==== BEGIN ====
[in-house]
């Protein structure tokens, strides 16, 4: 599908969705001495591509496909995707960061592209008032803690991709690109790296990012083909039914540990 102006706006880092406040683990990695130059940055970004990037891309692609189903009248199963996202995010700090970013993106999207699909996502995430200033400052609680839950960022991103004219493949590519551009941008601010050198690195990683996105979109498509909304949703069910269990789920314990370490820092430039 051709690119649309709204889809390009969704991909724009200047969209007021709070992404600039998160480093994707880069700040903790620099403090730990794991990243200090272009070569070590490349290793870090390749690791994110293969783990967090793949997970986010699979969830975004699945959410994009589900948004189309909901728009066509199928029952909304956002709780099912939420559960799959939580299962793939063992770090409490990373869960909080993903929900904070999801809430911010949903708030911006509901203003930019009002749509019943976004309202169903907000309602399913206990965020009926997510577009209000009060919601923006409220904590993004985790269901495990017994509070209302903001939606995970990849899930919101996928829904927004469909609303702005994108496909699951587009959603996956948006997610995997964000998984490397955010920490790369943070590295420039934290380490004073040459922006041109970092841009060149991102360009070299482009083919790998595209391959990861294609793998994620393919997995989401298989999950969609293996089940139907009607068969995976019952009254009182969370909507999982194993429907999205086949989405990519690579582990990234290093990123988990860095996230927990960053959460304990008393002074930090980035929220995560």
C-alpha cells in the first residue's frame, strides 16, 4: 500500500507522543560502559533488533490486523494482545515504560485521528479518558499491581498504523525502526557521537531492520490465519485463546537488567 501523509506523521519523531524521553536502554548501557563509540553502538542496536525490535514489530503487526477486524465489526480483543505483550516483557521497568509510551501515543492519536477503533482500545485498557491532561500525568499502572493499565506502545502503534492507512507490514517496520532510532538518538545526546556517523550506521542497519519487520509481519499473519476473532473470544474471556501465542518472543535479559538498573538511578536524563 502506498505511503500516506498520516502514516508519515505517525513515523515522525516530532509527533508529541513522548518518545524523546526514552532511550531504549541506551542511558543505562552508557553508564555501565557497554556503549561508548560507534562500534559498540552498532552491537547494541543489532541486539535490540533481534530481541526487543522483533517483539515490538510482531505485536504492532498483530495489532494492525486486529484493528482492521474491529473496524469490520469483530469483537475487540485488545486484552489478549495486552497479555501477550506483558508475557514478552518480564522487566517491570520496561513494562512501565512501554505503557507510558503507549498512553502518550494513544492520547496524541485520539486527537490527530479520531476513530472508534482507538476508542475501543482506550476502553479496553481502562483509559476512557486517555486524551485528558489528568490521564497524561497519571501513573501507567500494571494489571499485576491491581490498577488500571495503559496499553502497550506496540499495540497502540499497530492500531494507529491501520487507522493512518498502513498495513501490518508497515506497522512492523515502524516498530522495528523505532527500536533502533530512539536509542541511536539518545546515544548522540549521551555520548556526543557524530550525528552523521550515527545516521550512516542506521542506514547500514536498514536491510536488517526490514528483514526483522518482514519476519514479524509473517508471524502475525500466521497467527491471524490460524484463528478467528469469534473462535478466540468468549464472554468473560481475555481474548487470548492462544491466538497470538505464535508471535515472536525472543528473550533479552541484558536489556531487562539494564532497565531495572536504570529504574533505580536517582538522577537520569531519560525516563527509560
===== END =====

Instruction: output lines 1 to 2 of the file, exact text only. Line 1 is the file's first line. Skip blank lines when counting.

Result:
[in-house]
């Protein structure tokens, strides 16, 4: 599908969705001495591509496909995707960061592209008032803690991709690109790296990012083909039914540990 102006706006880092406040683990990695130059940055970004990037891309692609189903009248199963996202995010700090970013993106999207699909996502995430200033400052609680839950960022991103004219493949590519551009941008601010050198690195990683996105979109498509909304949703069910269990789920314990370490820092430039 051709690119649309709204889809390009969704991909724009200047969209007021709070992404600039998160480093994707880069700040903790620099403090730990794991990243200090272009070569070590490349290793870090390749690791994110293969783990967090793949997970986010699979969830975004699945959410994009589900948004189309909901728009066509199928029952909304956002709780099912939420559960799959939580299962793939063992770090409490990373869960909080993903929900904070999801809430911010949903708030911006509901203003930019009002749509019943976004309202169903907000309602399913206990965020009926997510577009209000009060919601923006409220904590993004985790269901495990017994509070209302903001939606995970990849899930919101996928829904927004469909609303702005994108496909699951587009959603996956948006997610995997964000998984490397955010920490790369943070590295420039934290380490004073040459922006041109970092841009060149991102360009070299482009083919790998595209391959990861294609793998994620393919997995989401298989999950969609293996089940139907009607068969995976019952009254009182969370909507999982194993429907999205086949989405990519690579582990990234290093990123988990860095996230927990960053959460304990008393002074930090980035929220995560």